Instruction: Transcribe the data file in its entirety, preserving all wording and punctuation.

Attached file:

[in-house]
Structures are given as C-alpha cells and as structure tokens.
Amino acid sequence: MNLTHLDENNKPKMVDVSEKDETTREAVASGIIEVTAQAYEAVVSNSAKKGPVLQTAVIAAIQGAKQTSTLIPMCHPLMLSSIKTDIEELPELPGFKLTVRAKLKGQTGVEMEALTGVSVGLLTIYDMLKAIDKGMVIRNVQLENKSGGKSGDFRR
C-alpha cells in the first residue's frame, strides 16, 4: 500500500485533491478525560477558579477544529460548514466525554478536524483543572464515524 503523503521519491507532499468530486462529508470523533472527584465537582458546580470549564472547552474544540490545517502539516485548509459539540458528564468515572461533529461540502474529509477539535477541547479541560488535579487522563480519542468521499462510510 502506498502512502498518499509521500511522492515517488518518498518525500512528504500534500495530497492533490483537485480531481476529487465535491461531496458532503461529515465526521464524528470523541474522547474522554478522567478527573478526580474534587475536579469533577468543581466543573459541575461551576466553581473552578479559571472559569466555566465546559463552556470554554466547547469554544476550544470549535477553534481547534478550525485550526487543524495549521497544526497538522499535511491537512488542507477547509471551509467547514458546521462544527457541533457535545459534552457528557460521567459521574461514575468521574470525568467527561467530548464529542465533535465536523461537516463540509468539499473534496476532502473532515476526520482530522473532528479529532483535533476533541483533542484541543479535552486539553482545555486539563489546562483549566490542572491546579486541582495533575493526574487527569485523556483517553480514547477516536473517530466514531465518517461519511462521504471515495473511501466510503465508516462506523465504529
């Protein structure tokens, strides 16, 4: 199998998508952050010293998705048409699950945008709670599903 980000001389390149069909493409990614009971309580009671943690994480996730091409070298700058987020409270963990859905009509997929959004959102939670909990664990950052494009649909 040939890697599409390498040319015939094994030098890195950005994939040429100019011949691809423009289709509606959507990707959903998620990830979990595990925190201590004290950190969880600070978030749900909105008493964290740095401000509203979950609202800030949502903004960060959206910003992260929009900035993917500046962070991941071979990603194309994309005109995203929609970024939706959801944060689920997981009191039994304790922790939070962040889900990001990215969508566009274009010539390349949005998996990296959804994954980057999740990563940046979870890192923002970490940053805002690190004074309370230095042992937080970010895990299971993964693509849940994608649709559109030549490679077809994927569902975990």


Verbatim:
[in-house]
Structures are given as C-alpha cells and as structure tokens.
Amino acid sequence: MNLTHLDENNKPKMVDVSEKDETTREAVASGIIEVTAQAYEAVVSNSAKKGPVLQTAVIAAIQGAKQTSTLIPMCHPLMLSSIKTDIEELPELPGFKLTVRAKLKGQTGVEMEALTGVSVGLLTIYDMLKAIDKGMVIRNVQLENKSGGKSGDFRR
C-alpha cells in the first residue's frame, strides 16, 4: 500500500485533491478525560477558579477544529460548514466525554478536524483543572464515524 503523503521519491507532499468530486462529508470523533472527584465537582458546580470549564472547552474544540490545517502539516485548509459539540458528564468515572461533529461540502474529509477539535477541547479541560488535579487522563480519542468521499462510510 502506498502512502498518499509521500511522492515517488518518498518525500512528504500534500495530497492533490483537485480531481476529487465535491461531496458532503461529515465526521464524528470523541474522547474522554478522567478527573478526580474534587475536579469533577468543581466543573459541575461551576466553581473552578479559571472559569466555566465546559463552556470554554466547547469554544476550544470549535477553534481547534478550525485550526487543524495549521497544526497538522499535511491537512488542507477547509471551509467547514458546521462544527457541533457535545459534552457528557460521567459521574461514575468521574470525568467527561467530548464529542465533535465536523461537516463540509468539499473534496476532502473532515476526520482530522473532528479529532483535533476533541483533542484541543479535552486539553482545555486539563489546562483549566490542572491546579486541582495533575493526574487527569485523556483517553480514547477516536473517530466514531465518517461519511462521504471515495473511501466510503465508516462506523465504529
């Protein structure tokens, strides 16, 4: 199998998508952050010293998705048409699950945008709670599903 980000001389390149069909493409990614009971309580009671943690994480996730091409070298700058987020409270963990859905009509997929959004959102939670909990664990950052494009649909 040939890697599409390498040319015939094994030098890195950005994939040429100019011949691809423009289709509606959507990707959903998620990830979990595990925190201590004290950190969880600070978030749900909105008493964290740095401000509203979950609202800030949502903004960060959206910003992260929009900035993917500046962070991941071979990603194309994309005109995203929609970024939706959801944060689920997981009191039994304790922790939070962040889900990001990215969508566009274009010539390349949005998996990296959804994954980057999740990563940046979870890192923002970490940053805002690190004074309370230095042992937080970010895990299971993964693509849940994608649709559109030549490679077809994927569902975990």